I have just entered a consultancy to investigate the use of legumes as an inter row planting in a large timber plantation. Currently the operation uses a combination of cultivation and chemicals to manage the vegetation between the rows.
This can be an expensive exercise over a large scale to continually manage the weed growth in order for the trees to rapidly develop. If the trees develop well the canopy will have developed to the extent where management of the inter rows becomes less intensive as the shading increases.
I am incorporating stylosanthes guianensis and crotalaria juncea (Sunn hemp) into a trial site to determine the effects of these two legumes with regards to reduce management and reduces expenses for the plantation. Stylosantes guianensis is a perennial which, if planted densely, should have the effect of crowding out weed competition, fixation of nitrogen and maintenance of cover to preserve moisture in the soil coming into the dry season. Stylo should also stay green through the dry season if it manages to get its roots deeper into the soil profile. These theories will be tested in the coming months.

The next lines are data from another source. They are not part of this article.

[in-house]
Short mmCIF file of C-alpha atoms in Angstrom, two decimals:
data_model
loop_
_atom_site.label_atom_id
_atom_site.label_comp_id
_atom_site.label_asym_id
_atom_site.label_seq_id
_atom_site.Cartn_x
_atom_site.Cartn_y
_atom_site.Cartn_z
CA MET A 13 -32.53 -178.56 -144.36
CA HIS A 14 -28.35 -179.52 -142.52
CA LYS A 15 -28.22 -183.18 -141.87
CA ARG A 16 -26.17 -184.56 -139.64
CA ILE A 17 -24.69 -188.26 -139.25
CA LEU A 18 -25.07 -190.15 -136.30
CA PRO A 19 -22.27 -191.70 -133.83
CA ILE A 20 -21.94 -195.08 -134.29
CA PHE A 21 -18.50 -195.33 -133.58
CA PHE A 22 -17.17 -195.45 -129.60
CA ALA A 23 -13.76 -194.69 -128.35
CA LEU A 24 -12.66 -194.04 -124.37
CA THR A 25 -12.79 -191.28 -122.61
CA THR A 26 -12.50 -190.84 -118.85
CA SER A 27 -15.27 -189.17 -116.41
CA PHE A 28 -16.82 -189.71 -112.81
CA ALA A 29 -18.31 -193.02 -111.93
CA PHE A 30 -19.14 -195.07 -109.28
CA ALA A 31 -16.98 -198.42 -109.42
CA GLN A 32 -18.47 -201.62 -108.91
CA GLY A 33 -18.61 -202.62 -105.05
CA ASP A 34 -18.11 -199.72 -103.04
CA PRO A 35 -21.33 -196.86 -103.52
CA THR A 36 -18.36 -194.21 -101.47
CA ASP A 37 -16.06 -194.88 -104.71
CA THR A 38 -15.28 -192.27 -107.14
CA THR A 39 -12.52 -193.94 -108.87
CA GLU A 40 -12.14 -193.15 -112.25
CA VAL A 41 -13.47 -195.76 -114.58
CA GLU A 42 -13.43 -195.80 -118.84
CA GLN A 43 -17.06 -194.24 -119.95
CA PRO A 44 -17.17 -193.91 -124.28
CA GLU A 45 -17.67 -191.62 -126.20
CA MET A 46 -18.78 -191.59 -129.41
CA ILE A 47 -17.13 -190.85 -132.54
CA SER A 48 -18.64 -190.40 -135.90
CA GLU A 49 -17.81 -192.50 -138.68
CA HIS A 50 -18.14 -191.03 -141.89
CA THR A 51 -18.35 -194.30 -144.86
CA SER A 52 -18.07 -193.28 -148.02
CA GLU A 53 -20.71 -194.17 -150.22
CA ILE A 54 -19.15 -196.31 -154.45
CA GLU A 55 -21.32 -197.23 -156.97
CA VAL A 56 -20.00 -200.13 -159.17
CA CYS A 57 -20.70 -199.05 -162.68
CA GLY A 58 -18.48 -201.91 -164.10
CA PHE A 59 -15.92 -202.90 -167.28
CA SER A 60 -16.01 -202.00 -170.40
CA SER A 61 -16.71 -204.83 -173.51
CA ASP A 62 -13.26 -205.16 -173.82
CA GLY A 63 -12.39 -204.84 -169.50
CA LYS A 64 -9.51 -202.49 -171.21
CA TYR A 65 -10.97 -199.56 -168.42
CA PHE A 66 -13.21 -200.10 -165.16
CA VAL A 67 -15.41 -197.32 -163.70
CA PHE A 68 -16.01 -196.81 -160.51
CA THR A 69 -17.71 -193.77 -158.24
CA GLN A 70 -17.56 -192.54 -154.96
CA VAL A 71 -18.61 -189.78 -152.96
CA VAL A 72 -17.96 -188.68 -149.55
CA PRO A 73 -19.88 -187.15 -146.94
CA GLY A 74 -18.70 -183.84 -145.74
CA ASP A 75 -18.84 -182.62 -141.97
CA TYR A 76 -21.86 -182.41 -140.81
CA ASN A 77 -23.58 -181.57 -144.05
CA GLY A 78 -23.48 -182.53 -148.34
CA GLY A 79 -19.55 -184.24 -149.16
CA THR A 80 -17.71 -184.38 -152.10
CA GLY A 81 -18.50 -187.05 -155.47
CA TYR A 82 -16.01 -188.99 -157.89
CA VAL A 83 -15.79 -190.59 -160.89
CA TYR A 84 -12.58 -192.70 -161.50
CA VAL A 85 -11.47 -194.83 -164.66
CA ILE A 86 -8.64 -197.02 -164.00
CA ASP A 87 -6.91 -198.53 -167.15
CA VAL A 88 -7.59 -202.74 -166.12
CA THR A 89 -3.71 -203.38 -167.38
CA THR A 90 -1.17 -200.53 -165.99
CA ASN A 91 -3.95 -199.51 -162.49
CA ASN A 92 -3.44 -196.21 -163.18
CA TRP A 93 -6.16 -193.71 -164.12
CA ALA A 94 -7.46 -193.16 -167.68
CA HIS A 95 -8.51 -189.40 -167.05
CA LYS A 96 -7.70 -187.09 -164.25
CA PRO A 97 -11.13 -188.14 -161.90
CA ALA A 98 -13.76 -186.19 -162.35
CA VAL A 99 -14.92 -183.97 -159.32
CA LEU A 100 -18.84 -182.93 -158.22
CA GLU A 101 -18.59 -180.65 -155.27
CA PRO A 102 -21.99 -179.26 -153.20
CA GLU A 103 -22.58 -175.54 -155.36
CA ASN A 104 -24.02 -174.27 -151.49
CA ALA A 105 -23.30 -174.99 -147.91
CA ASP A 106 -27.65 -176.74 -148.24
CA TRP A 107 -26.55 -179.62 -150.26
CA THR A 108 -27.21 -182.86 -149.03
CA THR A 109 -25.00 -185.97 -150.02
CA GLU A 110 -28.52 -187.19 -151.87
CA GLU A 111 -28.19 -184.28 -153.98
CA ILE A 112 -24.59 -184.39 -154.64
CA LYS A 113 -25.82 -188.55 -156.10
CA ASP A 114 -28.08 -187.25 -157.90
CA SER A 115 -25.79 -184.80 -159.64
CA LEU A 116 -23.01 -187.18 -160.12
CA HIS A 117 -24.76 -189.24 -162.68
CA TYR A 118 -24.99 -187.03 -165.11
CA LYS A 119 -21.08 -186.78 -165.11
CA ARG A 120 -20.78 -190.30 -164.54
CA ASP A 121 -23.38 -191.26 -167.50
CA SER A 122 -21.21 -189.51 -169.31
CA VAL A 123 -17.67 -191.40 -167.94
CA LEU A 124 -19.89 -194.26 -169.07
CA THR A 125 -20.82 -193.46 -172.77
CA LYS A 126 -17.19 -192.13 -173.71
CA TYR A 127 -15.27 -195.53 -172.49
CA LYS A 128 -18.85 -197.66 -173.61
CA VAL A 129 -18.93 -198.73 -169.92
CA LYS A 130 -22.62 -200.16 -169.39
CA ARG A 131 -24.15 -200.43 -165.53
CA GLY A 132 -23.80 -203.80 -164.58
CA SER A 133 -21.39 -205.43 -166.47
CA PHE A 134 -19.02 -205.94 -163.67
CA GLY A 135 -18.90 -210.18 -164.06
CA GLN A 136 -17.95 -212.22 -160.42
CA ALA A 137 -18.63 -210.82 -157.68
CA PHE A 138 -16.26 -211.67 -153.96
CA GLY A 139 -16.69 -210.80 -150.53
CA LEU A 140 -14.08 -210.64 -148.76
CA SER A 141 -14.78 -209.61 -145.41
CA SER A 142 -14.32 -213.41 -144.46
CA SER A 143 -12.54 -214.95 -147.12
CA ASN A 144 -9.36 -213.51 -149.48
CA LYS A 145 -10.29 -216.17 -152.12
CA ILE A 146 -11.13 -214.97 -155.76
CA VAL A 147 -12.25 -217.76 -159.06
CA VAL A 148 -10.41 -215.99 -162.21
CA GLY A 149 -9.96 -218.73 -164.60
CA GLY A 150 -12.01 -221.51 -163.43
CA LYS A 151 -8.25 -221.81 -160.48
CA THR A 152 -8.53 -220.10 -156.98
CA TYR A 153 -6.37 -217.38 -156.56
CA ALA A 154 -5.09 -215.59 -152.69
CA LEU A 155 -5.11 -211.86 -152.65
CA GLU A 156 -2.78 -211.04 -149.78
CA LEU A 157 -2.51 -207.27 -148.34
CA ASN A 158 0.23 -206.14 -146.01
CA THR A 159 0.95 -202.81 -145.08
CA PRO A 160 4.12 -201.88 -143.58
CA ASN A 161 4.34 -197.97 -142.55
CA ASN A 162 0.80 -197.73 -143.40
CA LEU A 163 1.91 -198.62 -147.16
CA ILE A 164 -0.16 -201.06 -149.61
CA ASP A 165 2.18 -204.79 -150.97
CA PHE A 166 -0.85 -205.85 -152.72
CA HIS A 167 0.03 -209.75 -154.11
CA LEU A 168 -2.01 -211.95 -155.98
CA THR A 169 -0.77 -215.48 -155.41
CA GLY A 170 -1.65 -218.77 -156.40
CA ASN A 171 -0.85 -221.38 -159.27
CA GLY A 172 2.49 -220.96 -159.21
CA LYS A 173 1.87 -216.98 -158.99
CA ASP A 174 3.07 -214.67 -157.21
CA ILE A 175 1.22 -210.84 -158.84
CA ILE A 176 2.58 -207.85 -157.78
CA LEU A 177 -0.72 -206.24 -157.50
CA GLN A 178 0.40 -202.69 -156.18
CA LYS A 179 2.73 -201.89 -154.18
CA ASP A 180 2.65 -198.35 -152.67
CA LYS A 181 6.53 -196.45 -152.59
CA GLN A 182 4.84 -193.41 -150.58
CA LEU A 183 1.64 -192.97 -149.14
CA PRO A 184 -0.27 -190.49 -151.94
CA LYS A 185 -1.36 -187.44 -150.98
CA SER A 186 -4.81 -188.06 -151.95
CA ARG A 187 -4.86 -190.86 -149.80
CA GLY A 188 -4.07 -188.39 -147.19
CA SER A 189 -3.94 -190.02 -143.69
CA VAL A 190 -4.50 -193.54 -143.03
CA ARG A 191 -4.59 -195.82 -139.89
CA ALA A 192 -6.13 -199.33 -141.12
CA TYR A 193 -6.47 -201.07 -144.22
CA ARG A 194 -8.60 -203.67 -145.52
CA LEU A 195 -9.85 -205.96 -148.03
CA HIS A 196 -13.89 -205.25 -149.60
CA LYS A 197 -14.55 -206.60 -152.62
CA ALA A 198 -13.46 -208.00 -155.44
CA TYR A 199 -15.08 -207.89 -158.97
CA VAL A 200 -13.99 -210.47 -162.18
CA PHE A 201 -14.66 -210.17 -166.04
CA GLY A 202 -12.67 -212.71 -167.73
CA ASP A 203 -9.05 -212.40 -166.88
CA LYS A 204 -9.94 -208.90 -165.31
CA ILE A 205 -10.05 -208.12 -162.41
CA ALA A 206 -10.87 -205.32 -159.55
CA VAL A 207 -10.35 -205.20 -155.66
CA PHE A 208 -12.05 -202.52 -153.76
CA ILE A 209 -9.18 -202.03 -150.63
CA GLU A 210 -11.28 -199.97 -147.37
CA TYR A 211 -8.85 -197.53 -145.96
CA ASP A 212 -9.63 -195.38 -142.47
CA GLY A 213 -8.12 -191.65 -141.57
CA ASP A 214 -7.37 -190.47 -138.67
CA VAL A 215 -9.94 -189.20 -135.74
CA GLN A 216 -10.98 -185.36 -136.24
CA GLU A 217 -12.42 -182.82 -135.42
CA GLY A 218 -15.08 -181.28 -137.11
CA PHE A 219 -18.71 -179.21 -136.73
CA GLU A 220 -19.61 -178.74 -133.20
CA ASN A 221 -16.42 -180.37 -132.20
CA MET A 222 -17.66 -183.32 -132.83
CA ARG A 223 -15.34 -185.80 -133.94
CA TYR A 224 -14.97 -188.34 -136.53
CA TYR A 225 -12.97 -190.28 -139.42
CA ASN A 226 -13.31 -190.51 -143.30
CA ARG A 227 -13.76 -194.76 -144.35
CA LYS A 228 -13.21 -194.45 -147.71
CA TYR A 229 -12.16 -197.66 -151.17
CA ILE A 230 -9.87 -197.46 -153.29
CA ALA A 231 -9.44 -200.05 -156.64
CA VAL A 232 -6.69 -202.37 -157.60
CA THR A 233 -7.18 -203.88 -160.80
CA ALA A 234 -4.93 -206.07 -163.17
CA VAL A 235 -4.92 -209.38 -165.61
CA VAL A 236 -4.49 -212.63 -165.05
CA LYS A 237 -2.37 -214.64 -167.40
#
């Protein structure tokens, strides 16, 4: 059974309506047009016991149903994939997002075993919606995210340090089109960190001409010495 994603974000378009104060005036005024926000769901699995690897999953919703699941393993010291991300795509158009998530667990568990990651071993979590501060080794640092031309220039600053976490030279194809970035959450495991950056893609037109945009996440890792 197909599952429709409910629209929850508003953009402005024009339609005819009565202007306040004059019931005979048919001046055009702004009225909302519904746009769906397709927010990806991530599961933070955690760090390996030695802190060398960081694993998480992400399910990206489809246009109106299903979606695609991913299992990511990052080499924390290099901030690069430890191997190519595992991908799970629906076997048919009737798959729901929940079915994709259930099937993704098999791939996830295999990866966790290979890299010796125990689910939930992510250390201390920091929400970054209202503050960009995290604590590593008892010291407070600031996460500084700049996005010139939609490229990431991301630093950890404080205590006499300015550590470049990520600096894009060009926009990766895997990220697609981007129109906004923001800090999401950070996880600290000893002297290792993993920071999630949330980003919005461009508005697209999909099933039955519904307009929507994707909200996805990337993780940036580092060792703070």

Ctotalaria juncea on the other hand is an annual species though. The premise in this trial is that the sunn hemp, if planted densely, will also compete with the weeds. It can grow high and quickly which is good for the competitive aspects and then can be slashed at the onset of the dry season to create a thick mulch. Hopefully this will form a weed barrier and due to the dry conditions will slow the speed of decomposition of the mulch barrier. If left to go to seed before slashing it should have a large seed bank from which to recover with the eventual onset of the early wet season.
The key concepts are:
- Maintenance of cover
- Building of organic matter in the soil
- Maintenance of soil moisture
- N fixation for the benefit of the trees
- Competition with less desirable vegetation in the inter rows